Gatekeeping for Capital Project Governance

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A stage-gate process is a key element of capital investment decision-making, but weak gates undermine the objective. How effective is your process?

Course Summary

Capital investment decision-making is a critical corporate activity. A key element of the governance of capital investment is the project stage-gate process, which has been almost universally adopted by industry. The stage-gate process has the dual role of being a method for shaping business opportunity into a capital project that maximizes return-on-investment and a tool for corporate governance of capital investment. Yet we observe that the stage-gate processes of many companies do not function effectively. The problem often stems from the following sources:

  • Lack of understanding of how the stage-gate process improves capital investment decision-making
  • Investment analysis based on information that is biased or does not incorporate the true range of risk
  • Weak gates that allow projects to proceed with marginal business justification or poor quality stage-gate deliverables

The IPA Institute’s Gatekeeping for Capital Project Governance seminar aims to increase the participants’ understanding of how business involvement is instrumental in effective use of capital. Participants learn about the key decisions that need to be made in the capital project process. They also find out what information is needed to select and shape the most effective use of capital.

Key Benefits

  • Identify the elements of a gatekeeping workflow process for
    strong gates
  • Understand a common governance structure and its key functions to implement the gatekeeping workflow process
  • Recognize the challenges to investment committees for high-quality decision making
  • Comprehend the purpose and importance of the business case and its different stages of completion in the project definition phases
  • Identify different types of assurance and explore its limitations
  • Understand the characteristics of effective project boards
  • Identify strengths, weaknesses, and opportunities for improvement in your organization’s governance structure

Who Should Attend?

This seminar is designed for participants who are or will be involved in the implementation, execution, and/or optimization of a gatekeeping process.

Topics Covered

Introduction to Front-End Loading (FEL) and Measuring Capital Effectiveness

  • IPA’s methodologies to rate the level of FEL completed and to measure capital effectiveness
  • What is capital effectiveness and what are the key components?
  • The process of FEL and its primary objective

Gatekeeping Roles and Processes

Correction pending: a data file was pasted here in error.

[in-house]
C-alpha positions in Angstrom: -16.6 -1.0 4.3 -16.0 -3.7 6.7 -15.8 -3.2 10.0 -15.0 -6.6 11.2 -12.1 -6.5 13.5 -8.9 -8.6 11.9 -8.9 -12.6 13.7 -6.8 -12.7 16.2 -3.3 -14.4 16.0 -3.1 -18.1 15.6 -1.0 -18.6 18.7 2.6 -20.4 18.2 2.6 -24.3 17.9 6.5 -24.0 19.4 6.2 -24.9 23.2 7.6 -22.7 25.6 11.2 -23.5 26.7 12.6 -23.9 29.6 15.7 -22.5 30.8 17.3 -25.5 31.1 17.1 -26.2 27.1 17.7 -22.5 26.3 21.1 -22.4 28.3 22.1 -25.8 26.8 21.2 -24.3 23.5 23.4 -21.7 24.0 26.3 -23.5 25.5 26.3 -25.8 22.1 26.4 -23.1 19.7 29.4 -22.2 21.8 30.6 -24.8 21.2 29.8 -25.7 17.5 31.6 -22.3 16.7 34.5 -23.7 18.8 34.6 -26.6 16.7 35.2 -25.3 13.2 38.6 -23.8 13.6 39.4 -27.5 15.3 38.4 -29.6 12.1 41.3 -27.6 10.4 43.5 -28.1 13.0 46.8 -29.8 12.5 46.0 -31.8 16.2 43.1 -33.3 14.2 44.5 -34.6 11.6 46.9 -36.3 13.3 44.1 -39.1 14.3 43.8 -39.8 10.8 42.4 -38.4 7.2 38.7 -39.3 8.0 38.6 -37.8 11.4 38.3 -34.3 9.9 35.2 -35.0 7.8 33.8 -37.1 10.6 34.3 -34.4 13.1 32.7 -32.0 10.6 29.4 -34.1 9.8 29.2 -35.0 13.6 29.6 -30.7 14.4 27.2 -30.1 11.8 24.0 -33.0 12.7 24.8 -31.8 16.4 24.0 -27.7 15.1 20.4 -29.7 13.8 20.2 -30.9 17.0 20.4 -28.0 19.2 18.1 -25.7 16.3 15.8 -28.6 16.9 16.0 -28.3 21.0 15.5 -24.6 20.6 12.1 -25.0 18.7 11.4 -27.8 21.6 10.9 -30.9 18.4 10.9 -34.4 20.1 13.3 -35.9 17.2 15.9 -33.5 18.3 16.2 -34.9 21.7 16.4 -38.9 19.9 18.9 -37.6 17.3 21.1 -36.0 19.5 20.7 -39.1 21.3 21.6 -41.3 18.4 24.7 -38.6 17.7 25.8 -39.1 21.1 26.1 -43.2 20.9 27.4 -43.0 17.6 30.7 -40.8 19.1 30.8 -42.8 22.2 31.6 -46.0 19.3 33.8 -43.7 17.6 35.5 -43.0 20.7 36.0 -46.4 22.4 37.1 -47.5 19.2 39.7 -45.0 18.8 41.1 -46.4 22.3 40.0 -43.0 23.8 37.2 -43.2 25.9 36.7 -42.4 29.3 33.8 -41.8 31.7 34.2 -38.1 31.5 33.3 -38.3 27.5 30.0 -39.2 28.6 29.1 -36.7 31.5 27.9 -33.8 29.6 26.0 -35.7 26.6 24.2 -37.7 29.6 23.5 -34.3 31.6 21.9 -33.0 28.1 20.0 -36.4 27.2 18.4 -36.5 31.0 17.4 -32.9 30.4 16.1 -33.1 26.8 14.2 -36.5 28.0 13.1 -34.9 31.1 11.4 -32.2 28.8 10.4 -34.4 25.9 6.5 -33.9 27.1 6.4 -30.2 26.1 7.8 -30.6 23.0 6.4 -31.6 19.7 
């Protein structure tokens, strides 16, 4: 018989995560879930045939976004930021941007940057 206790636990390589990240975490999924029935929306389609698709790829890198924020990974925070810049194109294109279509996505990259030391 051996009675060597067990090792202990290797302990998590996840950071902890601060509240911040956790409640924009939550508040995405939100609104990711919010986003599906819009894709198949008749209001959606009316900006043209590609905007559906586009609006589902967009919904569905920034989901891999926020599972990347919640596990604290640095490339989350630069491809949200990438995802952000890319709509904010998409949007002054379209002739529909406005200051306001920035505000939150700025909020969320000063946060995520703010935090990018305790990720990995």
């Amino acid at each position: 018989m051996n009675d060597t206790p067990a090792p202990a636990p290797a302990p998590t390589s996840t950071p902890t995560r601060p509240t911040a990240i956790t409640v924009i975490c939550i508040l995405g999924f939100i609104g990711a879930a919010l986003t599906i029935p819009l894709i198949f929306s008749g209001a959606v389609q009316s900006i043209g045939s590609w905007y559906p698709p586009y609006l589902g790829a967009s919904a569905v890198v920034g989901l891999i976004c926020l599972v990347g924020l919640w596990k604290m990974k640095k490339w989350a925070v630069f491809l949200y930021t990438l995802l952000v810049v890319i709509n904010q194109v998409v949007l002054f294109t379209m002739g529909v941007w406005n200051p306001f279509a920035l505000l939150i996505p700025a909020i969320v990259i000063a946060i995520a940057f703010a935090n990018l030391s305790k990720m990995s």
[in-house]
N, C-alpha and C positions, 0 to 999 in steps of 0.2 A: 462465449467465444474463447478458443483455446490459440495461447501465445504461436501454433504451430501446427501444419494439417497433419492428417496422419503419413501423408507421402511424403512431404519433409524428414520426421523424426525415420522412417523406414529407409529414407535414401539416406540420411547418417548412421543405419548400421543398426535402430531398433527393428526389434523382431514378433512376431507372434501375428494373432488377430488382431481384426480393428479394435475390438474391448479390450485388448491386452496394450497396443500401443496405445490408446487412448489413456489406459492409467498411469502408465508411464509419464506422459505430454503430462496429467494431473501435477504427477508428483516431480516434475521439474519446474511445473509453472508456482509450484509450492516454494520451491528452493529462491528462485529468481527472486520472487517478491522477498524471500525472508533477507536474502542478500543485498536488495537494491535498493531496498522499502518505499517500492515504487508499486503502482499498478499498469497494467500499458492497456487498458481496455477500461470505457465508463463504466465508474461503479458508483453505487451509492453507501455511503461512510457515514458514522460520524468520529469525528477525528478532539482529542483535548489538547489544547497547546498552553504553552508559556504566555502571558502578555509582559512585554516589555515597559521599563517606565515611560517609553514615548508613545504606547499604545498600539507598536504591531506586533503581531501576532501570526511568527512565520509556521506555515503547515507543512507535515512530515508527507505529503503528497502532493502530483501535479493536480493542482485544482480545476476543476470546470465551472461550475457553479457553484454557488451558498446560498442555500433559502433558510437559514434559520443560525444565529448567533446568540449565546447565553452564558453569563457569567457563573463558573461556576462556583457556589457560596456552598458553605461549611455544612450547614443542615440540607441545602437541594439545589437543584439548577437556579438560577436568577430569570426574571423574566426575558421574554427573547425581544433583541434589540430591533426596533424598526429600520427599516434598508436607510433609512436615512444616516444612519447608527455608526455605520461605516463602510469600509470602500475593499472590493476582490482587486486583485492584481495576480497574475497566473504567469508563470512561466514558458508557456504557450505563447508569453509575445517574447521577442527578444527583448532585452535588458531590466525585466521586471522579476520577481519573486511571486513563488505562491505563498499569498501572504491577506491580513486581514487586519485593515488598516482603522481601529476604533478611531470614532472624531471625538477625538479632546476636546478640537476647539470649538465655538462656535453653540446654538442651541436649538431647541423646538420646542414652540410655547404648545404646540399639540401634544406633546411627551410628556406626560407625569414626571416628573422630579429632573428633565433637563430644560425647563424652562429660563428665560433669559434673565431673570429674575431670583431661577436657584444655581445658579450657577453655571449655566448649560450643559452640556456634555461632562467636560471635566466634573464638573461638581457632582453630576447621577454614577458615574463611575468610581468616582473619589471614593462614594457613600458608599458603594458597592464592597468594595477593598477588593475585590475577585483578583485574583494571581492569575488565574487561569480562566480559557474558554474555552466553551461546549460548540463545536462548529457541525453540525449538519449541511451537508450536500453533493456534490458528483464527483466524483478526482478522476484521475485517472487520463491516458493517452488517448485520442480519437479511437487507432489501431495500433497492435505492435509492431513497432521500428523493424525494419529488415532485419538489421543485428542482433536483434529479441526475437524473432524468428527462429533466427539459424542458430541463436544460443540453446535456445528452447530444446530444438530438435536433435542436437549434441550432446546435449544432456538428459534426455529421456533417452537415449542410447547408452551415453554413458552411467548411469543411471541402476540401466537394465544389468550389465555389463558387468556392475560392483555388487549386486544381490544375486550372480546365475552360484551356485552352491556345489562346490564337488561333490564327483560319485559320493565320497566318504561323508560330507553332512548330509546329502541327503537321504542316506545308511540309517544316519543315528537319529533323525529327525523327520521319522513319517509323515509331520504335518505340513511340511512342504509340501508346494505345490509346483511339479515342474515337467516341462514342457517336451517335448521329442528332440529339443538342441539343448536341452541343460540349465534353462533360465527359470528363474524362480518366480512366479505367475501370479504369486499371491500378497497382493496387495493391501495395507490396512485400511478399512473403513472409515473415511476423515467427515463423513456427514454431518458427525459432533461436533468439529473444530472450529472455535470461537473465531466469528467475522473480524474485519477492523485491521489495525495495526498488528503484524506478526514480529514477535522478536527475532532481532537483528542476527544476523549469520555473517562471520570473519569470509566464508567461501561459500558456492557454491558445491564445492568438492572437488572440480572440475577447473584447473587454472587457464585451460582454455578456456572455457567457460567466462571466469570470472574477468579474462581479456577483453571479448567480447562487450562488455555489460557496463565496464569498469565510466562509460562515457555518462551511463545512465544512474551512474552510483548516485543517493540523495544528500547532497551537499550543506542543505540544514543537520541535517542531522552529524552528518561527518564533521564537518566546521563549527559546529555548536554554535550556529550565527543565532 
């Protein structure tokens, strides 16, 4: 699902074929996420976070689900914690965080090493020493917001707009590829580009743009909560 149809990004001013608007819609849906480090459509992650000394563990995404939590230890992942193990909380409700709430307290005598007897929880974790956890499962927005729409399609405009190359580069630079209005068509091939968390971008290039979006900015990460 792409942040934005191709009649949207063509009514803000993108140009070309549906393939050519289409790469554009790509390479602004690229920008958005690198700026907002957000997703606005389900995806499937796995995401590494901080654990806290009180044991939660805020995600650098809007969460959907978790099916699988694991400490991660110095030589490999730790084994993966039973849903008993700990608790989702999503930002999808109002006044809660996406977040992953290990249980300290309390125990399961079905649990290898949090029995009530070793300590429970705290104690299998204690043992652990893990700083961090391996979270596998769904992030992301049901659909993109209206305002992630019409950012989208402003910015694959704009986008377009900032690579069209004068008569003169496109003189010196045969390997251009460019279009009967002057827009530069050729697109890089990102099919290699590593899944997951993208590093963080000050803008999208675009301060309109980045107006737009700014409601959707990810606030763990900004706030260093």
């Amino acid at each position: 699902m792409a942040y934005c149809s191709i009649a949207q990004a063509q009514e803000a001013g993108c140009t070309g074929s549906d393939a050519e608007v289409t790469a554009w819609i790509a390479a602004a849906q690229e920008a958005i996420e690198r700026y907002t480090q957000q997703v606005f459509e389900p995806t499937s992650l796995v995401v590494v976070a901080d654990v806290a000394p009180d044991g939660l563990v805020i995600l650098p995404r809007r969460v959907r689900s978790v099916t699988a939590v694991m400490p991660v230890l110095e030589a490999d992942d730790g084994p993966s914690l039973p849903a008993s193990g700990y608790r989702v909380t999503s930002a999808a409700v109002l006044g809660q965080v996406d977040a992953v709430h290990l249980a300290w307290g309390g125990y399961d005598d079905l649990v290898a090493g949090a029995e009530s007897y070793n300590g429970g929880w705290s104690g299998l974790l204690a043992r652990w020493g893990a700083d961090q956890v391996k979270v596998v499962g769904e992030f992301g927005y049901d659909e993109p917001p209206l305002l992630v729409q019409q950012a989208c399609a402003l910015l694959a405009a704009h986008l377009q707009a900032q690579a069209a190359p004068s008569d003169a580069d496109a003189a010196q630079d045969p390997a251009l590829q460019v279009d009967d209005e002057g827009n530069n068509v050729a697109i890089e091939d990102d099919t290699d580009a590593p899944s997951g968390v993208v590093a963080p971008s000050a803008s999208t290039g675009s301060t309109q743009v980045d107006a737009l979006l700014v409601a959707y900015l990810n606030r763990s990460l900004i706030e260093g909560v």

• The importance and function of a stage-gated project delivery system
  • Overview of the gatekeeping process for each stage gate
  • Key elements necessary to implement governance and gatekeeping
  • Strengths and weaknesses of different governance and gatekeeping configurations.

Investment Committee Decision Making

  • The challenges to investment committees for high-quality decision making
  • The effects of estimate bias and overconfidence on project’s expected return on investment calculation
  • Common sources of bias and overconfidence in cash flow estimates
  • Questions that the investment committee can ask to identify and mitigate the risks associated with estimate bias and overconfidence

Business Case Development for FEL 1 and FEL 2

  • The different stages of business case completion
  • The project sponsor’s role and interactions for project governance
  • Key objectives, deliverables, and stage-gate questions for FEL 1 and FEL 2
  • Why complete FEL 2 stage-gate deliverables are critical to good business decisions

The Role and Limitations of Project Assurance

  • The goals and objectives for assurance reviews
  • Strengths and weaknesses of peer reviews
  • How assurance can be free from bias
  • The limitations of project assurance
  • Factors to consider in the design of a company’s assurance program

Effective Use of Project Boards

  • Characteristics of dysfunctional project boards
  • Different forms of project boards used by Industry, and their strengths and weaknesses
  • Practices to improve collaboration between project board members

Construction Readiness

  • The start of construction as a new project phase
  • Key elements to assess the level of preparedness to mobilize construction
  • Strategies for adding project system discipline to construction readiness gate

Course Background

All course instruction, presentations, and supplementary course materials are rooted in IPA’s decades of experience evaluating project and project systems, and conducting quantitative research into capital project issues and trends. IPA maintains a proprietary database with information on thousands of projects on which to base its analyses and studies.

IPA Training Programs

Any standard IPA Institute training program can be delivered privately to your organization at your preferred location and held at a time that best meets your company’s requirements.

  • Topics from different courses can be combined to create a semi-customized seminar
  • Course durations can be altered to fit a client organization’s schedule requirements
  • Convenient location, delivery dates, and delivery format (traditional classroom, webinar, etc.)
  • More cost-effective than public seminars when training larger groups of people

Program Benefits

  • Interactive
  • Engaging
  • Focused

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